Garage Projects

The Lone Ranger – Master Cylinder Swap

What I thought was going to be a simple swap turned into a big ole waste of time. So I thought I’d throw some information out for those who might need this in the future.

For the calipers for the Dana 44 I’m using the stock twin piston deal (same as what’s found on the Dana 60’s of the same vintage). The stock master cylinder for this vintage is in the 1-1/16 bore size range

For the Rear calipers, I’m using the ’99 E350 twin piston calipers that came with the Dana 60 I have. The stock master cylinder for this application is a huge 1-5/16 bore size.

As a reference, the stock bore on the ranger is 1” in diameter.

I have done quite a bit of reading on what MC I should use for my swap, but opinions abounded in the matter. Eventually, I settled for what I thought would be a decent setup. That being a MC from a ’91 F-350. The bore size for this setup measures 1-1/8”

Unfortunately, I didn’t see any mention of the funky/huge port that is on the this MC for the front lines. I could not find a fitting that would go in this hole. This is where the wasted time came into play as I went from part store to part store looking for this dang fitting (Ford dealership was closed, and I didn’t find any in the junk yard).

This led me to plan “B”. That is to use the tried and true MC of the ’99 Dodge 2500 gassers. This MC has a bore of 1-1/4” in diameter, which is a little larger than I want. But I’d rather have ‘hard’ brakes over ‘soft’ ones.

Here’s a comparison of all three MC’s. The stock Ranger is on the left, F350 is in the middle, and the Dodge 2500 is on the right:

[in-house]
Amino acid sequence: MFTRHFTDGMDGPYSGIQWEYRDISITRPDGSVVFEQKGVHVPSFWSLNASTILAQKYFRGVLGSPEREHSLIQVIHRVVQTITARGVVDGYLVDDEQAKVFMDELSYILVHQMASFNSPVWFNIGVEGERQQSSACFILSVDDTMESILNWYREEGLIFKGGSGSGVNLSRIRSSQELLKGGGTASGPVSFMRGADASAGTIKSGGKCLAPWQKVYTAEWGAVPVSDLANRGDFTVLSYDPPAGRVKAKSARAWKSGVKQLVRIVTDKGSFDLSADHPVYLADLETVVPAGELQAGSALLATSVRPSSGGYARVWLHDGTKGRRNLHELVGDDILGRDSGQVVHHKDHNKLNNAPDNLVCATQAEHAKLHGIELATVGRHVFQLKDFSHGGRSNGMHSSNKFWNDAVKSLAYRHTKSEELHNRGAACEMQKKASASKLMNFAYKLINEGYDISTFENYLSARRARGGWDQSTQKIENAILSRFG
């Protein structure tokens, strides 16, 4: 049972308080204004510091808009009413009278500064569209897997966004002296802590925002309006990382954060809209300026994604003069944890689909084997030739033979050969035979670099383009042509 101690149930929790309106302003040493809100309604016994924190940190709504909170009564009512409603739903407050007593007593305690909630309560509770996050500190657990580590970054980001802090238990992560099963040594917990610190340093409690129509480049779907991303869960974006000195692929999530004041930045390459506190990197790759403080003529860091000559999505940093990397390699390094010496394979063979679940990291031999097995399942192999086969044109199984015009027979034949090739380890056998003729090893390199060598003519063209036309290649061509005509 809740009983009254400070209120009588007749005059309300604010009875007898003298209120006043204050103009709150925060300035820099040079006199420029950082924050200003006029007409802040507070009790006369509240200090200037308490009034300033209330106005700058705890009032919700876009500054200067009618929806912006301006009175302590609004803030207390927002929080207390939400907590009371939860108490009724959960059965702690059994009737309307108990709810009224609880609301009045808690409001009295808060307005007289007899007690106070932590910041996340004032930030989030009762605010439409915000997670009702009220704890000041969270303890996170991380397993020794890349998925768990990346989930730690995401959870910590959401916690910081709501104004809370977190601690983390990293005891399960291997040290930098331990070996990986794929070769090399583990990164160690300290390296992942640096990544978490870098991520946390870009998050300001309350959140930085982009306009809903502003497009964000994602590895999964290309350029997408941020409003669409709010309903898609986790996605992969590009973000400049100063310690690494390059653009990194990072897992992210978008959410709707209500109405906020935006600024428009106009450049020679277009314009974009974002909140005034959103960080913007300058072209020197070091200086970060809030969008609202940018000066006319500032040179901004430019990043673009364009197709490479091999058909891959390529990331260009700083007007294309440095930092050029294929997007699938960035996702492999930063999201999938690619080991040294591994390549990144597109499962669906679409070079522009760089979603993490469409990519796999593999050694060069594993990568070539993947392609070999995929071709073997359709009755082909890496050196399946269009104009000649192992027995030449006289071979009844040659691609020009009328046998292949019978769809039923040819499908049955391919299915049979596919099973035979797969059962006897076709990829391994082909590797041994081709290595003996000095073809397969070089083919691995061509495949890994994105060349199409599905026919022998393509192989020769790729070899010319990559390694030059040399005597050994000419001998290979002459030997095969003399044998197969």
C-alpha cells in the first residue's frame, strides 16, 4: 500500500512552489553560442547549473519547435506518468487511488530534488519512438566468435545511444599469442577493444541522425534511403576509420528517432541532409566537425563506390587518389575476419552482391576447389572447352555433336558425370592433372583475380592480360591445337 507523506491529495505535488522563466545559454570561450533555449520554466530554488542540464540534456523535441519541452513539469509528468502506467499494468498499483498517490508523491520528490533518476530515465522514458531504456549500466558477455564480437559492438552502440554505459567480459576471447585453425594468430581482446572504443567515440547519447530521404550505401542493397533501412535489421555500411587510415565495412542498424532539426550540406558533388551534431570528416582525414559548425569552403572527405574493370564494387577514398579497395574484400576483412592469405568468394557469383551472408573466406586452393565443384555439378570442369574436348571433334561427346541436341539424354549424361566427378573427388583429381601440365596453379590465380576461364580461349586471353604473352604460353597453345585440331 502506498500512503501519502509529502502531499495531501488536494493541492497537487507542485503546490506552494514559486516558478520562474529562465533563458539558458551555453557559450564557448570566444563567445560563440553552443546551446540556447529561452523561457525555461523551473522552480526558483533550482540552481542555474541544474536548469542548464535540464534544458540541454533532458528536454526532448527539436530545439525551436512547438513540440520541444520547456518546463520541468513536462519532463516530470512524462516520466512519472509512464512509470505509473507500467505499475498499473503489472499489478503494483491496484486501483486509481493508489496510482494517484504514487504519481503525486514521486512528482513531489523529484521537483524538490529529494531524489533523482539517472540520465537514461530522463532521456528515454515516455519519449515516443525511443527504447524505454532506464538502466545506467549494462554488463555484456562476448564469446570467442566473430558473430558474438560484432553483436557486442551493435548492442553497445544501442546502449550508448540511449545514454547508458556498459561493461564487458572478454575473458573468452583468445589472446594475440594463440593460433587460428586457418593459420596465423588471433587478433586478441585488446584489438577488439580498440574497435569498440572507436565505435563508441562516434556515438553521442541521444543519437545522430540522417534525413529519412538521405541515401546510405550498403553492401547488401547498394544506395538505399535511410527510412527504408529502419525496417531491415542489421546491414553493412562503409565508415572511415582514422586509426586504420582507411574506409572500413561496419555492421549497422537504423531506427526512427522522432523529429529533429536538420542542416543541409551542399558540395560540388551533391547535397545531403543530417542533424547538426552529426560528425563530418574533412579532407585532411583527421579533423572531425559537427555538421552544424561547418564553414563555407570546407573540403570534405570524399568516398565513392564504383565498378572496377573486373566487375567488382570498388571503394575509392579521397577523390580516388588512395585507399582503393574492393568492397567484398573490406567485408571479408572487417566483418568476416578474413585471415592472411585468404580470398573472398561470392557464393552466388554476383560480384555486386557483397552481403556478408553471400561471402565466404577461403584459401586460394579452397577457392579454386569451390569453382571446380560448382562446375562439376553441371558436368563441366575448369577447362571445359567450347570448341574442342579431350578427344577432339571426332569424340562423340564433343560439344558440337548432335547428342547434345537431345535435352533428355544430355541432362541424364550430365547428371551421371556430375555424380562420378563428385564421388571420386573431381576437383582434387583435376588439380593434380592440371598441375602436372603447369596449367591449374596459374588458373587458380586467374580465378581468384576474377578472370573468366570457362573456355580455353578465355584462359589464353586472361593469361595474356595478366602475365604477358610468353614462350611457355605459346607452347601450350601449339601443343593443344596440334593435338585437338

Sara L.: Build and Misc &emdash;

Side view shot:
Sara L.: Build and Misc &emdash;

Both the Ford and the Dodge MC’s bolt right up to the stock ranger booster. However, with the doge MC, you will have to do a little work on your pushrod to get it to the right depth. The pushrod bolt must be shortened .325”. Which means you need to put crank the bolt all the way in, and then grind off a 1/8” off the end.

Stock Setup:
Sara L.: Build and Misc &emdash;

Shortened :
Sara L.: Build and Misc &emdash;

Bolt Pre grind:
Sara L.: Build and Misc &emdash;

After grinding off 1/8”:
Sara L.: Build and Misc &emdash;

After that, slap on your new MC and plumb your lines:
Sara L.: Build and Misc &emdash;

That’s all I have for now, I still need to finish hard mounting my lines so I don’t have any driving impressions at this point. I’ll edit this post when I do.

Edit: I’ve been tooling around the neighborhood at this point. The brakes are friggin awesome! The pedal feel is pretty much “Stock” and that MC moves enough fluid to bring everything to a halt quickly when need be.

Edit again: I’ve got about 2,500 miles on my brake setup and all I can say is WOW! The brakes are about as awesome as I’ve ever had in a vehicle before (I’ve had new cars that didn’t have brakes this good). Couldn’t be happier.

Edit again: Since I’ve swapped in the D60/14 bolt combo (with disc brakes) I’ve still retained the same Master Cylinder. I’m still completely in love with how well the brakes work on this truck!

One Comment

  • Bill4

    Many thanks. Just followed what you did on mine.
    Lucky I was already parting out a 99 ram so it only cost me fluid. Running a 93 ranger with 89 w150 front brakes all the way around. The factory master cylinder was to small.

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